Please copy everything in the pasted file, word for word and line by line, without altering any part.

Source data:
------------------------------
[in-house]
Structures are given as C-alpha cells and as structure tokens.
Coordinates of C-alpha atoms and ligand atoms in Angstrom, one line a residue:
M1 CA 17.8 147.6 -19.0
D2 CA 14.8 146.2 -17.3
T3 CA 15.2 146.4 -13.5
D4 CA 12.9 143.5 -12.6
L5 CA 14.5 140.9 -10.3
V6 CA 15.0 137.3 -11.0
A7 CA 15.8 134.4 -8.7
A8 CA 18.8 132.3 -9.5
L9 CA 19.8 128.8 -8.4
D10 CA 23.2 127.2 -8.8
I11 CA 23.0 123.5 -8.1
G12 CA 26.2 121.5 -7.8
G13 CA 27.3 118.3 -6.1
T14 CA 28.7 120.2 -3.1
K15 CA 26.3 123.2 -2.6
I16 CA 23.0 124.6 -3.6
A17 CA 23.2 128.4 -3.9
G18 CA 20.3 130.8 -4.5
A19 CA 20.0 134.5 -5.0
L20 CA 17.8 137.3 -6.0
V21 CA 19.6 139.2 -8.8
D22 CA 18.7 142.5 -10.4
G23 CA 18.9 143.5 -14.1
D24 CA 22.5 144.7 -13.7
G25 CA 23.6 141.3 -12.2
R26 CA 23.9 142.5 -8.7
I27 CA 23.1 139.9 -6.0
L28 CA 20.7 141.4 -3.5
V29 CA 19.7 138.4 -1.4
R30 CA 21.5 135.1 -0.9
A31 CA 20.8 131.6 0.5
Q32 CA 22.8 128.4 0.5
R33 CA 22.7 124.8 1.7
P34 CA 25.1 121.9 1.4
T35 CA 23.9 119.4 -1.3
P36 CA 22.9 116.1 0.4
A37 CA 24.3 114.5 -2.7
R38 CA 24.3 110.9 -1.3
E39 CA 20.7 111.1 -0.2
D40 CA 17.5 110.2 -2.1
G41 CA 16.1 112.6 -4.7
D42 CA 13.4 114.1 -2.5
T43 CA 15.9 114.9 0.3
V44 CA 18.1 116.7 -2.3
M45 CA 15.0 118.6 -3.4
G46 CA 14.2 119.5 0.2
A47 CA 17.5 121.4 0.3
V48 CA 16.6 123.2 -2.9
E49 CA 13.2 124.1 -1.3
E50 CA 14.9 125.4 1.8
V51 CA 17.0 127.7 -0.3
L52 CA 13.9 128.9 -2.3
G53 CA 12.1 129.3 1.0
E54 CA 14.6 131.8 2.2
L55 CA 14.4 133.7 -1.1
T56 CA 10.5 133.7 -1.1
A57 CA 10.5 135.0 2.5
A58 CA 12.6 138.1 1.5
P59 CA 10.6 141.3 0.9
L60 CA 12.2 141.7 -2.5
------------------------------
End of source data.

[in-house]
Structures are given as C-alpha cells and as structure tokens.
Coordinates of C-alpha atoms and ligand atoms in Angstrom, one line a residue:
M1 CA 17.8 147.6 -19.0
D2 CA 14.8 146.2 -17.3
T3 CA 15.2 146.4 -13.5
D4 CA 12.9 143.5 -12.6
L5 CA 14.5 140.9 -10.3
V6 CA 15.0 137.3 -11.0
A7 CA 15.8 134.4 -8.7
A8 CA 18.8 132.3 -9.5
L9 CA 19.8 128.8 -8.4
D10 CA 23.2 127.2 -8.8
I11 CA 23.0 123.5 -8.1
G12 CA 26.2 121.5 -7.8
G13 CA 27.3 118.3 -6.1
T14 CA 28.7 120.2 -3.1
K15 CA 26.3 123.2 -2.6
I16 CA 23.0 124.6 -3.6
A17 CA 23.2 128.4 -3.9
G18 CA 20.3 130.8 -4.5
A19 CA 20.0 134.5 -5.0
L20 CA 17.8 137.3 -6.0
V21 CA 19.6 139.2 -8.8
D22 CA 18.7 142.5 -10.4
G23 CA 18.9 143.5 -14.1
D24 CA 22.5 144.7 -13.7
G25 CA 23.6 141.3 -12.2
R26 CA 23.9 142.5 -8.7
I27 CA 23.1 139.9 -6.0
L28 CA 20.7 141.4 -3.5
V29 CA 19.7 138.4 -1.4
R30 CA 21.5 135.1 -0.9
A31 CA 20.8 131.6 0.5
Q32 CA 22.8 128.4 0.5
R33 CA 22.7 124.8 1.7
P34 CA 25.1 121.9 1.4
T35 CA 23.9 119.4 -1.3
P36 CA 22.9 116.1 0.4
A37 CA 24.3 114.5 -2.7
R38 CA 24.3 110.9 -1.3
E39 CA 20.7 111.1 -0.2
D40 CA 17.5 110.2 -2.1
G41 CA 16.1 112.6 -4.7
D42 CA 13.4 114.1 -2.5
T43 CA 15.9 114.9 0.3
V44 CA 18.1 116.7 -2.3
M45 CA 15.0 118.6 -3.4
G46 CA 14.2 119.5 0.2
A47 CA 17.5 121.4 0.3
V48 CA 16.6 123.2 -2.9
E49 CA 13.2 124.1 -1.3
E50 CA 14.9 125.4 1.8
V51 CA 17.0 127.7 -0.3
L52 CA 13.9 128.9 -2.3
G53 CA 12.1 129.3 1.0
E54 CA 14.6 131.8 2.2
L55 CA 14.4 133.7 -1.1
T56 CA 10.5 133.7 -1.1
A57 CA 10.5 135.0 2.5
A58 CA 12.6 138.1 1.5
P59 CA 10.6 141.3 0.9
L60 CA 12.2 141.7 -2.5